VOCAL GUMPTION Bringing the classic musical to the silver screen, Russell Crowe and Hugh Jackman are a vocal force to be reckoned with
Credit: Laurie Sparham

Since everything about Les Misérables is fortissimo — including but not limited to its unabashed pursuit of awards that are shiny or globular or both — you have perhaps already heard a little about the movie now storming the Bastille of your wallet. You may already know that to make his movie adaptation of the internationally popular theatrical musical conjured from the 19th-century political novel by Victor Hugo, director Tom Hooper (The King’s Speech) bade his actors sing live during filming. You probably already know that Anne Hathaway, as the wretched single mother-turned-prostitute Fantine, is reputedly a formidable Oscar favorite for her sobbing and warbling and haircutting-in-real-time. You’ve learned, from posters and trailers, that Hugh Jackman, as former convict Jean Valjean, looks impressively stricken and that Russell Crowe, as implacable police inspector Javert, looks disconcertingly dyspeptic.

What’s left to learn is this: Les Misérables provides compelling reasons for Crowe to be peeved, beginning with the humiliation of having to sing Broadway-style, when it clearly is so not his thing, and ending with the Cap’n Crunch wardrobe into which the gentleman is packed. (O, for Crowe’s costumed glory days in Master and Commander: The Far Side of the World!) Jackman has a right to be cranky too, although he’s too much of a trouper to show it as he overemotes on demand and sings of finding God after he steals a pair of candlesticks from a nice priest. (Long story.) Hathaway looks happy enough channeling Liza Minnelli for her tremulous rendition of the Susan Boyle-appropriated anthem ”I Dreamed a Dream,” but that’s no doubt because she knows that soon after the song, she’s pretty much done for the night.

Shall I go on about all the ways in which this fake-opulent Les Miz made me long for guillotines while millions of viewers who have softer, more generous hearts than I may swoon with money’s-worth contentment? (At least it doesn’t skimp on length: The movie is approximately as long as the 1832 Paris uprising it depicts.) Sacha Baron Cohen and Helena Bonham Carter mug and prance as the comic-relief grifters Thénardier and his missus, outfitted in what has become de rigueur for both BCs — Pétrouchka makeup and prosthetically grungy teeth. Amanda Seyfried and Eddie Redmayne play the young lovers Cosette (Fantine’s muppet daughter, raised by Valjean) and the boy-band-styled student revolutionary Marius like lab rats, their pale faces and lashless eyelids often observed in the merciless close-up that is one of Hooper’s mix-it-up signature shots. (He is similarly devoted to tilted perspective and the room-at-a-45-degree-angle shot.)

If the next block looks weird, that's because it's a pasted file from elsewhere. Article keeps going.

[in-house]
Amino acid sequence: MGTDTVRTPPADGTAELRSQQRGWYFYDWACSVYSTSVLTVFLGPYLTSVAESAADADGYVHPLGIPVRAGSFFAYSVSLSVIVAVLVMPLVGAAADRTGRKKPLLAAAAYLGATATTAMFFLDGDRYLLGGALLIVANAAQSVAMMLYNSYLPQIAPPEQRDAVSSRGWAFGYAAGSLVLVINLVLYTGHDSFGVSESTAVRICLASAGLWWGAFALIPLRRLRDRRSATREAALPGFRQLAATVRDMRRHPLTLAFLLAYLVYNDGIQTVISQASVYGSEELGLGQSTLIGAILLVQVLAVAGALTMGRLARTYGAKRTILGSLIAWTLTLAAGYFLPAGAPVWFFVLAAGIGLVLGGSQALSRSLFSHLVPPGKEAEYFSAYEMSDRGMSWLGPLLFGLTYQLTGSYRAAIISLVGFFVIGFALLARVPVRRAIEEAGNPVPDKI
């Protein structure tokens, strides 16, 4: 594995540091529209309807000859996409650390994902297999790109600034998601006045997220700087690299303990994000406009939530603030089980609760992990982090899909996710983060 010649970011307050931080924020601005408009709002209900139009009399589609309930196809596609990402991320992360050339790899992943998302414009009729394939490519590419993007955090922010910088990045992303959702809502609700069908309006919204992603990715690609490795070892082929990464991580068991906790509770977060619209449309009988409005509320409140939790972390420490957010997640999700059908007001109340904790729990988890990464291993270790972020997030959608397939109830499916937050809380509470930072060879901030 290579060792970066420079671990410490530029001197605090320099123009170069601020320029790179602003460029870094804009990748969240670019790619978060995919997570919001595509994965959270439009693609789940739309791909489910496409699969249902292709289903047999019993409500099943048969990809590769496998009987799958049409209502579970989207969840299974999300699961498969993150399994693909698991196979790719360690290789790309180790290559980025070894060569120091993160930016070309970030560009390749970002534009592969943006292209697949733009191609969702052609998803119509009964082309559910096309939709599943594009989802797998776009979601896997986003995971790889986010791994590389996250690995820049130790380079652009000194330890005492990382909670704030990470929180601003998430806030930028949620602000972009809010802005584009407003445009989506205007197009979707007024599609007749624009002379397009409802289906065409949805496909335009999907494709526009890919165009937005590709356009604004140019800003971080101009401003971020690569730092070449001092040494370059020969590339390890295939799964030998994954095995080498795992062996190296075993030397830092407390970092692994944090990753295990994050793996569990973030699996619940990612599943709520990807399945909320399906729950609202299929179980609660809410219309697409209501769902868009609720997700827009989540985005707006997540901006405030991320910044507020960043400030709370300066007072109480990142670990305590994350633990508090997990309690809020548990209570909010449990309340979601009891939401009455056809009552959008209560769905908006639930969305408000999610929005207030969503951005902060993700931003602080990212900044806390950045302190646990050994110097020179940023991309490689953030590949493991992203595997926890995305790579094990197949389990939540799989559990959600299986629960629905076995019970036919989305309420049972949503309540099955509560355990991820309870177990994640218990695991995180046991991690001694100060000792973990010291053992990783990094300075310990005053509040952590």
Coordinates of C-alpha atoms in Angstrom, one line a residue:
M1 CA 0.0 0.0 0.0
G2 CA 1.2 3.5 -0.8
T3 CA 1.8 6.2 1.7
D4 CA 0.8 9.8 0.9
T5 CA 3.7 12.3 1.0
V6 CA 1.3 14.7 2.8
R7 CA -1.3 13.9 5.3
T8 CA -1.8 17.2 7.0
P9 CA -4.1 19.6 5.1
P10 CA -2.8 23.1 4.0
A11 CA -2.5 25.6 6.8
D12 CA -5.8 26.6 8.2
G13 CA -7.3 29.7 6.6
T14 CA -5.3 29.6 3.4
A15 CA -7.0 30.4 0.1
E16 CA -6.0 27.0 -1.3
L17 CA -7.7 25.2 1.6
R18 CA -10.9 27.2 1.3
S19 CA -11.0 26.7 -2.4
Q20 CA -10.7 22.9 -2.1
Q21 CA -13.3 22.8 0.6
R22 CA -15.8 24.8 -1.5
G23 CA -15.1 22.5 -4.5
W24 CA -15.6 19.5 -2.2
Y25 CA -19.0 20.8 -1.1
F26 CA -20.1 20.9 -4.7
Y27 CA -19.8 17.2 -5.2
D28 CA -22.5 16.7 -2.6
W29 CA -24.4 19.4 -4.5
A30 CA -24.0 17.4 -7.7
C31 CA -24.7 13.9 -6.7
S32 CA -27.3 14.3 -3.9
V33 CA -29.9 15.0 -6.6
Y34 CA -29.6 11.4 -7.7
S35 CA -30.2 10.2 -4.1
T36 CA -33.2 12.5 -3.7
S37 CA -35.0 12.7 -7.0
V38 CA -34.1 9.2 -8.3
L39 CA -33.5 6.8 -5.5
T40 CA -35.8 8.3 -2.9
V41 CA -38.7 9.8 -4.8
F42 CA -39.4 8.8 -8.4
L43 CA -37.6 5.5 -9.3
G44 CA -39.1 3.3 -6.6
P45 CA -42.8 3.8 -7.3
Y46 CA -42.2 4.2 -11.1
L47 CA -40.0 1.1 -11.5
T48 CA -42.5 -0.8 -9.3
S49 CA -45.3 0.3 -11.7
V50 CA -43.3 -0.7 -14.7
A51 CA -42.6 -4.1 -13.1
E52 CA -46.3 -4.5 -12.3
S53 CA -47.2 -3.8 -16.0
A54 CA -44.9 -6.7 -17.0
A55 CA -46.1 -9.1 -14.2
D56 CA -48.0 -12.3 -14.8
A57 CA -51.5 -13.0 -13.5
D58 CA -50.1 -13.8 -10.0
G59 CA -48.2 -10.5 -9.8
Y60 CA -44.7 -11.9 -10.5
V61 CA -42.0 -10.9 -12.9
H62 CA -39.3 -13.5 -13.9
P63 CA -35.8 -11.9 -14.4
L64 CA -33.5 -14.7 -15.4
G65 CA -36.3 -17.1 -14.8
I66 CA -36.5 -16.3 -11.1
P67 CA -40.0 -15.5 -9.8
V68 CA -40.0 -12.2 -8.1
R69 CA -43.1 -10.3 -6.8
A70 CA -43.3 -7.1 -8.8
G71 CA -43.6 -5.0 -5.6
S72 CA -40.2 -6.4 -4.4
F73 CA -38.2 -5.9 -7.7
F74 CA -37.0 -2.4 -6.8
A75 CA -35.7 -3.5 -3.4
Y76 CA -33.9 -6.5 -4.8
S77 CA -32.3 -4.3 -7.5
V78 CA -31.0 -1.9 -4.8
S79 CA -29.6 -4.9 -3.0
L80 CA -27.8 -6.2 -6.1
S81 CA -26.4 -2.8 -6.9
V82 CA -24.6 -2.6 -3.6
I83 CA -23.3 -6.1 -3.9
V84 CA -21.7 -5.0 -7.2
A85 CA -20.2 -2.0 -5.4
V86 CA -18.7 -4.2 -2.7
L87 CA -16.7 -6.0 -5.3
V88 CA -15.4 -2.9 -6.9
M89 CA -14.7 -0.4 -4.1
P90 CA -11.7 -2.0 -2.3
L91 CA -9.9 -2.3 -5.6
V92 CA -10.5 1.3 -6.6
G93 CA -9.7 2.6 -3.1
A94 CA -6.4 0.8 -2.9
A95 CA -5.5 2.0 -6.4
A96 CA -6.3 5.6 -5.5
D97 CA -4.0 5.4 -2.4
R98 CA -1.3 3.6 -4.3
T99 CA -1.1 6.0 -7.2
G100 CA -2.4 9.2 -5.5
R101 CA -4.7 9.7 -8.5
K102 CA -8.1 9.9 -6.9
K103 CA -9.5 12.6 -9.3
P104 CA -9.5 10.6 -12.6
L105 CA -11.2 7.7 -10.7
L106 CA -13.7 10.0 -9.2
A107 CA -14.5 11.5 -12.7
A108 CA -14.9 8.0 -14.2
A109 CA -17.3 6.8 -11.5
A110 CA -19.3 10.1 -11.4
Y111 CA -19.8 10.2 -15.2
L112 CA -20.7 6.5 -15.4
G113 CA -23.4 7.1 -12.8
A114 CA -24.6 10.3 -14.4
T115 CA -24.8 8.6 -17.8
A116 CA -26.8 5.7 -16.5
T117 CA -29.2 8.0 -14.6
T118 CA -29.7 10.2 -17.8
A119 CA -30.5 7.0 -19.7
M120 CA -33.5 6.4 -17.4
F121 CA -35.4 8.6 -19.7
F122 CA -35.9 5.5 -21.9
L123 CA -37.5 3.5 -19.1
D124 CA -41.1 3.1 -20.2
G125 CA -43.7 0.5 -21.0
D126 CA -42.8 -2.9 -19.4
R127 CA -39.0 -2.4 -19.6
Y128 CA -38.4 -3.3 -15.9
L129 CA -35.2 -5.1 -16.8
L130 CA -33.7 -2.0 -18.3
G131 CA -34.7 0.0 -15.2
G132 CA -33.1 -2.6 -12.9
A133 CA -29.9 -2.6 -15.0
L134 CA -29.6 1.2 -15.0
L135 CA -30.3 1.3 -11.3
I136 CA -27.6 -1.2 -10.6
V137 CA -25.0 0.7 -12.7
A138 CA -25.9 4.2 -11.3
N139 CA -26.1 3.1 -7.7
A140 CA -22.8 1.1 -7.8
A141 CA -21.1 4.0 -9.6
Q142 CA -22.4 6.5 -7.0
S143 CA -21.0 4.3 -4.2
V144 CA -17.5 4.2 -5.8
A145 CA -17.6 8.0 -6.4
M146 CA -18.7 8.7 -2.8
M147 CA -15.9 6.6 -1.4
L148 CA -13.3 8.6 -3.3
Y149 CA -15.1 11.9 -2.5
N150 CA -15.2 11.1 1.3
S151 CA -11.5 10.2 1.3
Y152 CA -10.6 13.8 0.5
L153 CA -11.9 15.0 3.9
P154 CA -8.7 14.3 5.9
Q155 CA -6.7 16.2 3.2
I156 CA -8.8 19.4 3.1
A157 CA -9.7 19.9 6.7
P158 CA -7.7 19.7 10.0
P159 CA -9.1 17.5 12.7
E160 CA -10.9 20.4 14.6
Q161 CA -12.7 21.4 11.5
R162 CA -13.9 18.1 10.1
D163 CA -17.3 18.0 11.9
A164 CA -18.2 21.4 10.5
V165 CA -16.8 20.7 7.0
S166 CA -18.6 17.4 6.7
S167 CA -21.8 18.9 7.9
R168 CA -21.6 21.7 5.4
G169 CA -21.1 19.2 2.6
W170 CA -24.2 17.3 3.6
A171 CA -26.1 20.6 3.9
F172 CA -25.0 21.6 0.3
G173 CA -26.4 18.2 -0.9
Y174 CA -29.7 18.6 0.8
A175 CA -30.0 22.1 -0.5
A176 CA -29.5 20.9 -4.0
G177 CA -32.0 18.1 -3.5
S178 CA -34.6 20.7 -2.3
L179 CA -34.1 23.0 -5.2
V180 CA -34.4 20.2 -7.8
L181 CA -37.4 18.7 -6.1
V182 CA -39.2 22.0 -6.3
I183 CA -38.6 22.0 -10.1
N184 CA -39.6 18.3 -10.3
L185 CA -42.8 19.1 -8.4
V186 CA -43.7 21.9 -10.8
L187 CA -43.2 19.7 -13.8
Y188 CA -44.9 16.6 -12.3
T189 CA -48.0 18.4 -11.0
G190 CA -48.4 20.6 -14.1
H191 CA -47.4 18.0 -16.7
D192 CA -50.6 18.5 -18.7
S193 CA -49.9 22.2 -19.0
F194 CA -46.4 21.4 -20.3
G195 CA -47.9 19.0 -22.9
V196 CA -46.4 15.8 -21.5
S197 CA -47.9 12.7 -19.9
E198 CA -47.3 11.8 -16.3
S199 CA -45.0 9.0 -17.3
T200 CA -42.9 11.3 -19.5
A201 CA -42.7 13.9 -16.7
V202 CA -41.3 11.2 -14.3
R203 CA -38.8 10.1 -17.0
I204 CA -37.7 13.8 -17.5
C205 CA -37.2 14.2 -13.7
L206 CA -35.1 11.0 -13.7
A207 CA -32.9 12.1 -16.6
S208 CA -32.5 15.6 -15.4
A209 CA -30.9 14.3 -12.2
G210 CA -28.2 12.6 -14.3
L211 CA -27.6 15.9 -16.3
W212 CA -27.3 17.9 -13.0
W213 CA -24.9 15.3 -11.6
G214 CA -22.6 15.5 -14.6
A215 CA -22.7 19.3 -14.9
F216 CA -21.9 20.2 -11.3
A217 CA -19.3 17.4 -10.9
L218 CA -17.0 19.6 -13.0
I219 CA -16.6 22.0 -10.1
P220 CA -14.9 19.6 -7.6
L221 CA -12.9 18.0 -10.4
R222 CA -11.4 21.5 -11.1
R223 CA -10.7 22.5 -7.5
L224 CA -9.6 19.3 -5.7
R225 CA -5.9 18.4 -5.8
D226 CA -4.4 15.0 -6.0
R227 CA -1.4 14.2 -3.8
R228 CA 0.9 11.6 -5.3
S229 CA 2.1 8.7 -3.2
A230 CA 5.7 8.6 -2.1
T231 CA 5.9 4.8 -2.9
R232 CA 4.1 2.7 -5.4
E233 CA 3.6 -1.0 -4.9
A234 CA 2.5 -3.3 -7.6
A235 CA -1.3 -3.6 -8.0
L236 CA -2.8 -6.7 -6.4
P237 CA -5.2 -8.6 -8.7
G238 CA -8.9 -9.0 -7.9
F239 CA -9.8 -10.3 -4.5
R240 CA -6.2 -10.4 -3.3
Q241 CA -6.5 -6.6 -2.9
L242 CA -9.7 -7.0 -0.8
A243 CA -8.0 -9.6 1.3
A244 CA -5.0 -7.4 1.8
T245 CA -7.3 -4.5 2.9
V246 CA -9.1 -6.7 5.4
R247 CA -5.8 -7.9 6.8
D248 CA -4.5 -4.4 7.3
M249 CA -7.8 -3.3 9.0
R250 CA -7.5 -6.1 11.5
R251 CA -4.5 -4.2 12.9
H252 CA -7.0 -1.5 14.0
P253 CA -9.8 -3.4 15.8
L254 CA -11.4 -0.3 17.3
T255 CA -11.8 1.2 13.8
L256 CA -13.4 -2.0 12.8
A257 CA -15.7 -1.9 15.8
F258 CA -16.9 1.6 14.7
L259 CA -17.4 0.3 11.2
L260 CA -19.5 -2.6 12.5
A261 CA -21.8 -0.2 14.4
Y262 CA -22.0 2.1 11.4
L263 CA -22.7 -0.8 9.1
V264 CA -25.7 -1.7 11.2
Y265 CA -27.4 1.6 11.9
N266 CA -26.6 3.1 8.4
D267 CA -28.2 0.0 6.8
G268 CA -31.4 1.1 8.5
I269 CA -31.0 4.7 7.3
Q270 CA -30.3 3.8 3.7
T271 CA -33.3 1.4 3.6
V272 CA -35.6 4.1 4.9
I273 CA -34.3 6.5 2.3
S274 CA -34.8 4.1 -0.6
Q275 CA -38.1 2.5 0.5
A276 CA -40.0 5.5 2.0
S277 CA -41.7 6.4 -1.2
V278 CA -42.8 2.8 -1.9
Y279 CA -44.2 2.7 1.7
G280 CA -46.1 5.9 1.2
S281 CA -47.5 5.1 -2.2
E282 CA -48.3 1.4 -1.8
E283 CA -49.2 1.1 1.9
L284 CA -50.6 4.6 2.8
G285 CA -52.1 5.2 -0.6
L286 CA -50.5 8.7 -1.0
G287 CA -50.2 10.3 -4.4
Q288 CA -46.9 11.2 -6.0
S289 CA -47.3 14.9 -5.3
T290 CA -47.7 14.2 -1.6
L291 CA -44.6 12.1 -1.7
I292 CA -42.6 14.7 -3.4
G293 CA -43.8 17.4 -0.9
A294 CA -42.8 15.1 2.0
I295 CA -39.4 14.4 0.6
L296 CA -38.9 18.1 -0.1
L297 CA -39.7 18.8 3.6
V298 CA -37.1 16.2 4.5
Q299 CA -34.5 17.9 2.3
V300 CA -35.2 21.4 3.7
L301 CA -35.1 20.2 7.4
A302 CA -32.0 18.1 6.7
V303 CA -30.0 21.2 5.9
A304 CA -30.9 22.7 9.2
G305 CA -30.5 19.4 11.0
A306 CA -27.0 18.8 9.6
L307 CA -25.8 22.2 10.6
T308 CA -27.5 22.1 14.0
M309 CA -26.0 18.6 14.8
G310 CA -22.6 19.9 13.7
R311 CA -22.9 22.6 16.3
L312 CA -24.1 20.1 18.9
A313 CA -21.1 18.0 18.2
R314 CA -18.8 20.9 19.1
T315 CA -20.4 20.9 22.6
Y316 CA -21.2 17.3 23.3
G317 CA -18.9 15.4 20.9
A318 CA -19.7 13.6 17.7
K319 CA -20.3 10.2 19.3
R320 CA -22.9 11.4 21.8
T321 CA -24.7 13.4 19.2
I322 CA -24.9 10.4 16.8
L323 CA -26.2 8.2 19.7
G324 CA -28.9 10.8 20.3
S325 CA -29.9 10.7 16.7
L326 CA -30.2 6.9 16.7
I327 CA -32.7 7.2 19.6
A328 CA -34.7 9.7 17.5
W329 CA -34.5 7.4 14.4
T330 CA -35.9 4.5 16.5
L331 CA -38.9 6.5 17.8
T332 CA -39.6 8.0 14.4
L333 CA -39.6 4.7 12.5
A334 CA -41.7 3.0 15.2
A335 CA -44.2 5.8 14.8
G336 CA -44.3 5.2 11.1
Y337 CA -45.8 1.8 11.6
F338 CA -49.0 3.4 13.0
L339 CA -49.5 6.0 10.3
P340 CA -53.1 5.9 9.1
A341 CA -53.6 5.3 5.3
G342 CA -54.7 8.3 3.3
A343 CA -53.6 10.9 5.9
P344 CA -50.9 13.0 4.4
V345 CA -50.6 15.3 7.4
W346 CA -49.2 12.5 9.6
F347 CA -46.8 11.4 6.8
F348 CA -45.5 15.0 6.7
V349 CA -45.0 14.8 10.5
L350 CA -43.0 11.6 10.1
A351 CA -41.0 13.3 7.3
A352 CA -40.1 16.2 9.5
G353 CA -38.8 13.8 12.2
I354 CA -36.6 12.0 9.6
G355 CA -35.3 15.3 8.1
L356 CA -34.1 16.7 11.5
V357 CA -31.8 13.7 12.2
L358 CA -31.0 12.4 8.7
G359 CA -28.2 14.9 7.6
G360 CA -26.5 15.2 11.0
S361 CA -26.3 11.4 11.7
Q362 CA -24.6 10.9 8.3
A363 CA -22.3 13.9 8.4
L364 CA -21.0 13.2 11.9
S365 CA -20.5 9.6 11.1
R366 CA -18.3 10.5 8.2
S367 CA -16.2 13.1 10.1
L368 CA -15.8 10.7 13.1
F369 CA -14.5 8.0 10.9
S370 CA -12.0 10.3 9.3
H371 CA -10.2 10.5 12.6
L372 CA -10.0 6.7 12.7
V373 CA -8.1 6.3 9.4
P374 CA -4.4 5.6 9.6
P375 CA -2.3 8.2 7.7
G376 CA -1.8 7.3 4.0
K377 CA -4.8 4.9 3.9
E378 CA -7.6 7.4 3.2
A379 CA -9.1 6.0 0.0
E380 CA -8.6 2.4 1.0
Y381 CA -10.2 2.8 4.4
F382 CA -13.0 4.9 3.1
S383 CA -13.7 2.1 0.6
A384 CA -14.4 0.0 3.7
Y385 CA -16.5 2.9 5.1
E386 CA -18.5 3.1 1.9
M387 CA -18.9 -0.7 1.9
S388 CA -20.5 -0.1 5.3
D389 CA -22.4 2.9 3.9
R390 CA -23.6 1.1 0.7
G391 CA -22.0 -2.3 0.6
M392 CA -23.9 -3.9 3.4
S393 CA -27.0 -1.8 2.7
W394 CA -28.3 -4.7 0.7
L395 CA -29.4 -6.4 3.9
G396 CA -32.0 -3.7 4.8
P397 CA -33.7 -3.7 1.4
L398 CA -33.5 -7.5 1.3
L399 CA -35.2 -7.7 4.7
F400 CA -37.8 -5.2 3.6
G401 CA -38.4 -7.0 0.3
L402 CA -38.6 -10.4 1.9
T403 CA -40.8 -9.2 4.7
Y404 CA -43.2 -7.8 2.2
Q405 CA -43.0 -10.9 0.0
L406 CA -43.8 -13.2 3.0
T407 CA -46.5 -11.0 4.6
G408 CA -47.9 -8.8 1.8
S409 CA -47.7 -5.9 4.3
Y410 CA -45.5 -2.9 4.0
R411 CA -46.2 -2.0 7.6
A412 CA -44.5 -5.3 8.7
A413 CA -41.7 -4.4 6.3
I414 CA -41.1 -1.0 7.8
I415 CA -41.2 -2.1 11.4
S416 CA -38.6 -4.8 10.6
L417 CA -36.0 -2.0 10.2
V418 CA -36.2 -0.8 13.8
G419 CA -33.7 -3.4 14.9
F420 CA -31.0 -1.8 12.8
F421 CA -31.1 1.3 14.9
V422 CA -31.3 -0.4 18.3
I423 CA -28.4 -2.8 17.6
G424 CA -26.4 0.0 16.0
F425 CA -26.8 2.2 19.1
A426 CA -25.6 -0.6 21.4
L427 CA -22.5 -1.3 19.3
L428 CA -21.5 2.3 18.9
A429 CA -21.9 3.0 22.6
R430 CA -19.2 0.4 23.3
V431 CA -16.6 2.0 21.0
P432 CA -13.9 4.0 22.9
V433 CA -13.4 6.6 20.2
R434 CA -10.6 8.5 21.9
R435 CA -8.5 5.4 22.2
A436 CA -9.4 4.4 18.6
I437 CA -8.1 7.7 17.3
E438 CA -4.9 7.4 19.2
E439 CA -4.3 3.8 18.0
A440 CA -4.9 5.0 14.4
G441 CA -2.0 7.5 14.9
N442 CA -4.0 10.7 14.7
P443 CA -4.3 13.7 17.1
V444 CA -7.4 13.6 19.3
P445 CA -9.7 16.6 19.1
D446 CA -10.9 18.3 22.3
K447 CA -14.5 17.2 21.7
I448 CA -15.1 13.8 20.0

It’s a daunting challenge, to be sure, to turn a big musical into a viable movie. For every great Cabaret, My Fair Lady, and The King and I, there’s a dud Rent, Evita, and Mamma Mia! But this steam-driven military weapon of an enterprise is a sobering reminder of just how tinny a musical Les Misérables was in the first place — the listless music and lyrics by Alain Boubil, Claude-Michel Schönberg, and Herbert Kretzmer, the derivative characters fashioned from Oliver! scraps. And even if you do come to Mr. Hooper’s neighborhood loving the show, having seen seven stage productions and named your cat Gavroche after the urchin who hitches his fate to those of grown-up revolutionaries, well, you’re in for a gobsmacking: This ”prestige” production is at heart a minor road-show carnival, leaving behind little but tinsel as it rumbles through the streets of Awardstown. C

Les Miserables
  • Movie
  • 167 minutes